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Just like humans, it’s easy for dogs to put on a few extra pounds if they consume too many calories and aren’t getting enough exercise, particularly as they get older. According to a PDSA report released last year, around 1 in 3 dogs are either overweight or obese, which is quite a shocking statistic.
As a species, we sometimes feel an almost primal urge to feed our dogs food that is meant for us, sometimes as a treat or reward, more often as it seems to bring the dog happiness. Whilst you may think, in moderation, this isn’t doing much harm, it actually is. Dogs get their recommended daily calorie intake from dog food, which also provides all the nutrients needed to maintain a healthy life. Once we start substituting this with human food, problems can occur. As well, the calorific increase from eating human food can also add up, and before long, you have on your hands an overweight pet.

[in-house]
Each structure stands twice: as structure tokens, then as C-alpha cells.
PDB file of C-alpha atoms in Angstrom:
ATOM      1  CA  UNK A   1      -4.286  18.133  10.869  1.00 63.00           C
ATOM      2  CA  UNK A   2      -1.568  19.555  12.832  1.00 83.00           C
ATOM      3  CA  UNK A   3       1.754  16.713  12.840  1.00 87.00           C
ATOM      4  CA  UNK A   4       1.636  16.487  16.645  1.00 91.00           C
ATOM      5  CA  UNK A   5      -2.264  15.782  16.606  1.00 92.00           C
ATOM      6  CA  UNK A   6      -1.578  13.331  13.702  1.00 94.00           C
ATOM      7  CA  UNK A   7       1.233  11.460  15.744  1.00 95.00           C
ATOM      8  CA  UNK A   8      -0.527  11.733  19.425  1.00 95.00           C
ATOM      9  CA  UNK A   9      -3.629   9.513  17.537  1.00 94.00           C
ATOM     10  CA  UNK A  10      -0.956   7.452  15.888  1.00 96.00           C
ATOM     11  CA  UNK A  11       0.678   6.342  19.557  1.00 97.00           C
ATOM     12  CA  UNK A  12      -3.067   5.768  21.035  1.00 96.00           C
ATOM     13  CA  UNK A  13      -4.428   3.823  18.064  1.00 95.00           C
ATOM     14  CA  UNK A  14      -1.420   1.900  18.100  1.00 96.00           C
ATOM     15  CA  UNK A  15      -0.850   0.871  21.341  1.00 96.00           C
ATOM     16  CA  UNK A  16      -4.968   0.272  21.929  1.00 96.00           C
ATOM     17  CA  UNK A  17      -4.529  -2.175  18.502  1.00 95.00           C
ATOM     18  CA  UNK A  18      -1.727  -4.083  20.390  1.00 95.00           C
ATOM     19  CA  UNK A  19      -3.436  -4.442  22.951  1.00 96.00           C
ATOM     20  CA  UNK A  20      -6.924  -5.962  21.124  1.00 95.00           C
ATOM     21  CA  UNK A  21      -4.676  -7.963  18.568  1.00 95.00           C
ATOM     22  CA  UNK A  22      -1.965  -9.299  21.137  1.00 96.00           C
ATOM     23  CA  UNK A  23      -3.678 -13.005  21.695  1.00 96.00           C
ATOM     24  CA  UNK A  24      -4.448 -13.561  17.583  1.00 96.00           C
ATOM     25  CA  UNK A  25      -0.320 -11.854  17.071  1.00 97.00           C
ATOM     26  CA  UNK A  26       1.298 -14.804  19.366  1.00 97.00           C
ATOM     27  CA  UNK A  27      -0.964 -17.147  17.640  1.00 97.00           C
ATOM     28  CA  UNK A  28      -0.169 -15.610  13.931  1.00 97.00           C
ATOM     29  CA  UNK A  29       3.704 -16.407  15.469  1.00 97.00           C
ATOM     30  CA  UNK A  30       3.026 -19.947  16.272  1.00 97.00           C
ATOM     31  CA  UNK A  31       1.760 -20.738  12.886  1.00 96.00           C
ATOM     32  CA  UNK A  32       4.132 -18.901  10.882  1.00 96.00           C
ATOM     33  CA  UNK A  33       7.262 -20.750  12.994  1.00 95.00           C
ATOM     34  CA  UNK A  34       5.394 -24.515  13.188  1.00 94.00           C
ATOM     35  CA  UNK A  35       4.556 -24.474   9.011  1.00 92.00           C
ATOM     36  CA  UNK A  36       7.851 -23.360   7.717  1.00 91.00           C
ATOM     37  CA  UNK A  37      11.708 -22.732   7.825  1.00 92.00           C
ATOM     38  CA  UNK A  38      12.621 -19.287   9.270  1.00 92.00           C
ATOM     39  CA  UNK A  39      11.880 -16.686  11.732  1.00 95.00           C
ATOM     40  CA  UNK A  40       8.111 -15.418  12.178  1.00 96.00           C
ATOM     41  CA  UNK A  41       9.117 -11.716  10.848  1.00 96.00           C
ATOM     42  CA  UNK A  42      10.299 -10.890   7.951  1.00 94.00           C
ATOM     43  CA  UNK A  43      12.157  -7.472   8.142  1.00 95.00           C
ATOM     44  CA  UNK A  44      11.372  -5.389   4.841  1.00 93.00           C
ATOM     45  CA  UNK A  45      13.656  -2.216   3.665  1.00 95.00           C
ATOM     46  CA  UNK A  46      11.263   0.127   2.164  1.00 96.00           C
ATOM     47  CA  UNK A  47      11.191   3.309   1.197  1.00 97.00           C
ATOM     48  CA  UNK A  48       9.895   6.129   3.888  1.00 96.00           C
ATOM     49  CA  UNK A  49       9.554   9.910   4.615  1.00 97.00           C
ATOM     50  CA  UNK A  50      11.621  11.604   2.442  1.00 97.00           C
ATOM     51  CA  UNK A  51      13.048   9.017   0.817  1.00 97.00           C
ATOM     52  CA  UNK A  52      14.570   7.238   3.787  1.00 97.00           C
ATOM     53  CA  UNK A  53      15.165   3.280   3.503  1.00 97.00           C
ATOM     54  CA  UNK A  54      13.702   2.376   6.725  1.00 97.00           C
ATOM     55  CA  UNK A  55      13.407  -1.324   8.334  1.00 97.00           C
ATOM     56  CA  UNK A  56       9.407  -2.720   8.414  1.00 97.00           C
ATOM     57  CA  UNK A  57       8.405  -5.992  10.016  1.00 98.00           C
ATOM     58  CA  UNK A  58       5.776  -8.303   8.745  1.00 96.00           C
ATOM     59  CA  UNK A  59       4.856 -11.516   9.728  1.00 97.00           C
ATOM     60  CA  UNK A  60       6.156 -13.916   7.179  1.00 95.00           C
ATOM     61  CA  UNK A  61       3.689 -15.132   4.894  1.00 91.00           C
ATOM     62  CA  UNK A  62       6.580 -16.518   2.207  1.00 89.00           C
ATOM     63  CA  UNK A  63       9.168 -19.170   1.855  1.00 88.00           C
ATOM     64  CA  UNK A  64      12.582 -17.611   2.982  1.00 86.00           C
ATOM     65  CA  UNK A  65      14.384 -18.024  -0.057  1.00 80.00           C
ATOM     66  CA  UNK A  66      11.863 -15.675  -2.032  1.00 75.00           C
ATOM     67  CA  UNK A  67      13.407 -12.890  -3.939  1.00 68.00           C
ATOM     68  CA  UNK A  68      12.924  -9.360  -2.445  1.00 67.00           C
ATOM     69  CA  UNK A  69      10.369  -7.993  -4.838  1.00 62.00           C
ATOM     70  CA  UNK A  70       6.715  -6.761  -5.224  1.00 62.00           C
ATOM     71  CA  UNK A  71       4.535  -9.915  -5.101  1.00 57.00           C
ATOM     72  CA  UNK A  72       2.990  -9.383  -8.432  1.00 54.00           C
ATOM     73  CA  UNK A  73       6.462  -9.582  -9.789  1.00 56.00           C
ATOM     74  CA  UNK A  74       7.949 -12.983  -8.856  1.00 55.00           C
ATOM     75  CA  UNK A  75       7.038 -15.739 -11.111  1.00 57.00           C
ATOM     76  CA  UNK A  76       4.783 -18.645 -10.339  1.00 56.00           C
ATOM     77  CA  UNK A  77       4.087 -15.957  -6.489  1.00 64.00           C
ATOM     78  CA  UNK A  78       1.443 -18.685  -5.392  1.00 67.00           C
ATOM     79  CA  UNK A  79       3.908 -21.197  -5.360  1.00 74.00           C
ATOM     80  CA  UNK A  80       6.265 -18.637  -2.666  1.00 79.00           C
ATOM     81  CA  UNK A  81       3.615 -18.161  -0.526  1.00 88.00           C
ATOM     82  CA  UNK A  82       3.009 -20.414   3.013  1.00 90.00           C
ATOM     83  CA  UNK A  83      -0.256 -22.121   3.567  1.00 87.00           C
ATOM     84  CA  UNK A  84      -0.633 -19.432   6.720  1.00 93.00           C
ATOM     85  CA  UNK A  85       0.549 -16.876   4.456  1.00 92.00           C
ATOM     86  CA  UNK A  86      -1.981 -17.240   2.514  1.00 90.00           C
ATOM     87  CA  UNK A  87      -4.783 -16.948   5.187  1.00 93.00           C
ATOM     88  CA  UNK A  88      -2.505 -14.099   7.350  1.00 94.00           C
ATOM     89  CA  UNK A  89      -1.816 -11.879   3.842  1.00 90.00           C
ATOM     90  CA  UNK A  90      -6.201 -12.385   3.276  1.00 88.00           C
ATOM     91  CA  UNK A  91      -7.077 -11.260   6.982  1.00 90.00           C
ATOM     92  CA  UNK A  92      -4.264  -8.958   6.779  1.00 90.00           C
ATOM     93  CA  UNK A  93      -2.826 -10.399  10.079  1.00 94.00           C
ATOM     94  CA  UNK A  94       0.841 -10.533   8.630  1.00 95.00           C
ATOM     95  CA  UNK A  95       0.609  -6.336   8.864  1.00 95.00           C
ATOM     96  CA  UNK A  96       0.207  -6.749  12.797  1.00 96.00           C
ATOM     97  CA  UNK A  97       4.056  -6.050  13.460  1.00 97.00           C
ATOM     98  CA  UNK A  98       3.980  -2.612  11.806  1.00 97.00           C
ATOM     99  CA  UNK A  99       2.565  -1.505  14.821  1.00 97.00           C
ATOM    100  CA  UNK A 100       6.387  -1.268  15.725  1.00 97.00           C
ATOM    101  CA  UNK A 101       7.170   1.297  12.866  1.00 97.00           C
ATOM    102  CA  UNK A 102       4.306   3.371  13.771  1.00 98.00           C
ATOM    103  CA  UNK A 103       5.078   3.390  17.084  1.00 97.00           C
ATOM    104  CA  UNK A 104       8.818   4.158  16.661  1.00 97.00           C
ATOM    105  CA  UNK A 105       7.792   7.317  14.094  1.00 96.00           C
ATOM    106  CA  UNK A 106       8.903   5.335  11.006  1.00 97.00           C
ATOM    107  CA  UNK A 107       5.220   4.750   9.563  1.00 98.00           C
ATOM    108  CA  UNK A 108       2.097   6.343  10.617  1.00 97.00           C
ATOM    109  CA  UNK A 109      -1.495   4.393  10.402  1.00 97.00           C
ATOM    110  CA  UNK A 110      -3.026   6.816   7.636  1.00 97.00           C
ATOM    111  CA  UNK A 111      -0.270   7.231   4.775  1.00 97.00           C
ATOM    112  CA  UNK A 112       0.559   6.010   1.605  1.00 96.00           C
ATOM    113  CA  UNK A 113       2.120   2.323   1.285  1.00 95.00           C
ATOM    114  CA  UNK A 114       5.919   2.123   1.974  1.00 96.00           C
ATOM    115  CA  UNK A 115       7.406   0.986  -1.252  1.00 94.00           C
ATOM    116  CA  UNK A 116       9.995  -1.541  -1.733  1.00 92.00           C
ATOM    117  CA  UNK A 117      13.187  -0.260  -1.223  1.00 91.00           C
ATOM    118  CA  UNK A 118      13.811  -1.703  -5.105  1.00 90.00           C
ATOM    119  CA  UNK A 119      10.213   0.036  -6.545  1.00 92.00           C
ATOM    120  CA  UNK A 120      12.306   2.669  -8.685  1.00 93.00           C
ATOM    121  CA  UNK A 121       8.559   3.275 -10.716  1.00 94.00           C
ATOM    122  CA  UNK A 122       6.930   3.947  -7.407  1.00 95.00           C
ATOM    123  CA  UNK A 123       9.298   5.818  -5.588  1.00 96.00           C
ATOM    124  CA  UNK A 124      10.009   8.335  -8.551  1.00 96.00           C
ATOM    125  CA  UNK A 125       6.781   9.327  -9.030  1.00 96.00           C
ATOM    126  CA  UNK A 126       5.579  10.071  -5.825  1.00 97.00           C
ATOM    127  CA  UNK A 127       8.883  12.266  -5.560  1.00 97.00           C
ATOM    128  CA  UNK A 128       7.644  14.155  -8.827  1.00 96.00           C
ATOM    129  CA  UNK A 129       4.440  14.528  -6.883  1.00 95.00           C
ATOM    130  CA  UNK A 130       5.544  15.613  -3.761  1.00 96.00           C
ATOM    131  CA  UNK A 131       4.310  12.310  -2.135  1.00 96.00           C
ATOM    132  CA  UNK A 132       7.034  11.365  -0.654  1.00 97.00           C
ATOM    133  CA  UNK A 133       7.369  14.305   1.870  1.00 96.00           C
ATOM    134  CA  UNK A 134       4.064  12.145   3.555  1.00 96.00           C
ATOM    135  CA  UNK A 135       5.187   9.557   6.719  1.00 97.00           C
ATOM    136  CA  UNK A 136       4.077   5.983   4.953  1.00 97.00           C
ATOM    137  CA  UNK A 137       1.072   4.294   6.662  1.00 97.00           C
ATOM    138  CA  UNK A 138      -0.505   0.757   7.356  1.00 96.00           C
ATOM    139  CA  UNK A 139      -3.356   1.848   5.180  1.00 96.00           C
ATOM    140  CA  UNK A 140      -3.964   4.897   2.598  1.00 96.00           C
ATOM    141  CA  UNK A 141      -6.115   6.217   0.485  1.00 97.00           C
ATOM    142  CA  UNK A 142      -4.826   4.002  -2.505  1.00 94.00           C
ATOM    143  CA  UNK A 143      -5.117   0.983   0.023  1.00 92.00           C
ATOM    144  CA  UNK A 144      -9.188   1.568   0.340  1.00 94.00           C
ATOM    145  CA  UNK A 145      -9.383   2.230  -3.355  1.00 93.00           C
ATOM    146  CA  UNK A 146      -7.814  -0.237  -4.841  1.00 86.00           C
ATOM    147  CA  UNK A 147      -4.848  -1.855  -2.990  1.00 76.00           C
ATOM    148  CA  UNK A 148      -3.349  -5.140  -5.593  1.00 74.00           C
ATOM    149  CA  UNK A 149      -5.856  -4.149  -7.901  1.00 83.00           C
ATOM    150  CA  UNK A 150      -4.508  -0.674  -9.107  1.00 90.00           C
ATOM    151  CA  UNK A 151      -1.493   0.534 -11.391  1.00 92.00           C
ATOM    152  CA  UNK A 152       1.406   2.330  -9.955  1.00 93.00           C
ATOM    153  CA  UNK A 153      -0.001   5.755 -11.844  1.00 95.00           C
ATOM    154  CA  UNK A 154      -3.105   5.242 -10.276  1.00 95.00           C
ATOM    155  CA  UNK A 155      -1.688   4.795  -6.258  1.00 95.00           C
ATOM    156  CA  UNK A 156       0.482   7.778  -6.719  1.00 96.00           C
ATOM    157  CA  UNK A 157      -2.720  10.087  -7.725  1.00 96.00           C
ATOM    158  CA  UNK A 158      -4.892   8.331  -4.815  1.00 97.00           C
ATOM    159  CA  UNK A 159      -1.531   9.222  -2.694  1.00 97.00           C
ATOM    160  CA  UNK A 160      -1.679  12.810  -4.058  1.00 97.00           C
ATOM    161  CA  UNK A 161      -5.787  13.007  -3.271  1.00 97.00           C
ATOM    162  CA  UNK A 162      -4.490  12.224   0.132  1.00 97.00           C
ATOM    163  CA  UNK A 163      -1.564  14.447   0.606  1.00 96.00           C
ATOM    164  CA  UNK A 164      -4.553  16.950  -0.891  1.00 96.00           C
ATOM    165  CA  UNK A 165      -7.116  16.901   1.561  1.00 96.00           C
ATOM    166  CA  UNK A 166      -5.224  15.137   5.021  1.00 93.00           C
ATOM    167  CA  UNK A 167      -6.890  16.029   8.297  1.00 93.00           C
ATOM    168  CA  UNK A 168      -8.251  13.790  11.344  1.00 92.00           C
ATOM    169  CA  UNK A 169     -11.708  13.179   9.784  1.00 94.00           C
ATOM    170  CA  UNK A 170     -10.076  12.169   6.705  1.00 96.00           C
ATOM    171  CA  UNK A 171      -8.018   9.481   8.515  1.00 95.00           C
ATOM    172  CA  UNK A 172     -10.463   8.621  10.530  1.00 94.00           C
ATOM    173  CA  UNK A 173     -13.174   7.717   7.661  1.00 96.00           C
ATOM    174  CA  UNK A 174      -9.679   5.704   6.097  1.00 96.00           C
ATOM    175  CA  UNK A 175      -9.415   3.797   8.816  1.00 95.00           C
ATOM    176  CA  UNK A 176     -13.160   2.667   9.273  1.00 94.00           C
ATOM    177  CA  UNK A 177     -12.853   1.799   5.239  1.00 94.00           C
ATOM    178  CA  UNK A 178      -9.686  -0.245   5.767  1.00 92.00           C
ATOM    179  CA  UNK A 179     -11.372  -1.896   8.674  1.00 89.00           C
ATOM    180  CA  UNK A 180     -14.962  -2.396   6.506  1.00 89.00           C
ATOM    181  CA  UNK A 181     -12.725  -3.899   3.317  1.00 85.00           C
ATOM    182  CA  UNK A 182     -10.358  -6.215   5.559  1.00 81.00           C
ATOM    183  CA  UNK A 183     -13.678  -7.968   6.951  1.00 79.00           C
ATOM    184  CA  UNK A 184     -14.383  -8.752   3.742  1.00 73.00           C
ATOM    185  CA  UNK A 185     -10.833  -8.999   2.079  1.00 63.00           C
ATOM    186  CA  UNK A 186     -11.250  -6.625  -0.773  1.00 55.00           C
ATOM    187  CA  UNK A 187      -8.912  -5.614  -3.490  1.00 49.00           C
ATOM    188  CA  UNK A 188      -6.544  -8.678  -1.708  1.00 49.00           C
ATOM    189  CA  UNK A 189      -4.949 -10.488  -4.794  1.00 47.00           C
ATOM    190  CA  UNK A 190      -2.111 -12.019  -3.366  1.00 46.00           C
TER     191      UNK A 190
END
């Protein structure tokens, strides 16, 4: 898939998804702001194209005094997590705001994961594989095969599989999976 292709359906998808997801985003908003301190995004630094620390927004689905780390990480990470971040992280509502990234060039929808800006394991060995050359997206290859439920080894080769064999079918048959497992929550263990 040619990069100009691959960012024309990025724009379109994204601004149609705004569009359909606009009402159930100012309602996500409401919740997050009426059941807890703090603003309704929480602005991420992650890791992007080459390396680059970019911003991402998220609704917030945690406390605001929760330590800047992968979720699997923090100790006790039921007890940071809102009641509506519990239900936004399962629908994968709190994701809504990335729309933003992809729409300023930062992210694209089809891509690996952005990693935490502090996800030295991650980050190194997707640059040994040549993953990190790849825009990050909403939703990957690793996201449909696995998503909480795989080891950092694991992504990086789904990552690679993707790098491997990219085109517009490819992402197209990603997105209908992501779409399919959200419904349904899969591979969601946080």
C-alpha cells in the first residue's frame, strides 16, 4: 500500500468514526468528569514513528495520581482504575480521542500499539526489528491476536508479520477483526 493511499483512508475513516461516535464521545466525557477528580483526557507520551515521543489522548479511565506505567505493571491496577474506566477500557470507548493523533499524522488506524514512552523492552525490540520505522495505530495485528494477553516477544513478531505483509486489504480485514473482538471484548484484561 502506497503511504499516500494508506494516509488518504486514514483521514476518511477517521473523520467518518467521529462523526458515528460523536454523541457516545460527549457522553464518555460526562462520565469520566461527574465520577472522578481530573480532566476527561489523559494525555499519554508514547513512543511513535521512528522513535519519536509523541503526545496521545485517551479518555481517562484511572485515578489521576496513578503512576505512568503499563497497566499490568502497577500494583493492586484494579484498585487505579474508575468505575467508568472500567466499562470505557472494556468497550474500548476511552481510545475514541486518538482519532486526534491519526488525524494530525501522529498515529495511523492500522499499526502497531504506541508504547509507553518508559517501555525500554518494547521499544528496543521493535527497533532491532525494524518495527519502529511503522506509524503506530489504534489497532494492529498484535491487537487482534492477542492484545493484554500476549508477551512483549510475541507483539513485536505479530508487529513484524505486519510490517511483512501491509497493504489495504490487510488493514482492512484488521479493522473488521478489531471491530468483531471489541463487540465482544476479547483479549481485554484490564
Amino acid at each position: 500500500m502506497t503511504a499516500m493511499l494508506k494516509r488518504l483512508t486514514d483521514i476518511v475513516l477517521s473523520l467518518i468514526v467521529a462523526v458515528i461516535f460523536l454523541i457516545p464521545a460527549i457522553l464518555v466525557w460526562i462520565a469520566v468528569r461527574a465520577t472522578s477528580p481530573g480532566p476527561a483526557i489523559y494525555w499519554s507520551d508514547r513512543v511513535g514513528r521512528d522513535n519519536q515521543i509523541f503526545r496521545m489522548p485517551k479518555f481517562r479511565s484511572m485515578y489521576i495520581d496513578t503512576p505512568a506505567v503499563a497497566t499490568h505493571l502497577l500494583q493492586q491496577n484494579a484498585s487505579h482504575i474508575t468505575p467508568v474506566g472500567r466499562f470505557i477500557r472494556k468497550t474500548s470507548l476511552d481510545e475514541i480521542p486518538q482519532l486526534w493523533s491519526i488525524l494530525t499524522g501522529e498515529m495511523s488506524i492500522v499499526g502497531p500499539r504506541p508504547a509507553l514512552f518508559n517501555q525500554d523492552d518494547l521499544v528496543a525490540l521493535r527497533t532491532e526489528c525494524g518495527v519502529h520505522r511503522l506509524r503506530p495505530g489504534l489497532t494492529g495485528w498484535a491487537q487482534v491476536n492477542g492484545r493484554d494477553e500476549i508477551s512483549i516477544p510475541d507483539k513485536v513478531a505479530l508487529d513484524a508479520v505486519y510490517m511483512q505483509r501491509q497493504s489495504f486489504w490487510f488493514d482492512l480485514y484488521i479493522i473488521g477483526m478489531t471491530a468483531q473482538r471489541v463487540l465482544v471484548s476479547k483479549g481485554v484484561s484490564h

As shown in the graphic above, food that we humans consider little more than a snack – a Mcvities digestive, for instance – given to a small dog as a treat, would take it over its recommended daily calorie intake by 19%, assuming it got its required amount from dog food (as you would expect). As a one off, this would have little effect on it, however, if this were to happen once or twice a week, you can see the kind of problem it would cause.
For more detail on the infographic, please see this article here. For information on how you can help your dog lose weight safely, please consult your vet. For more information on dog insurance, visit Vetsure.
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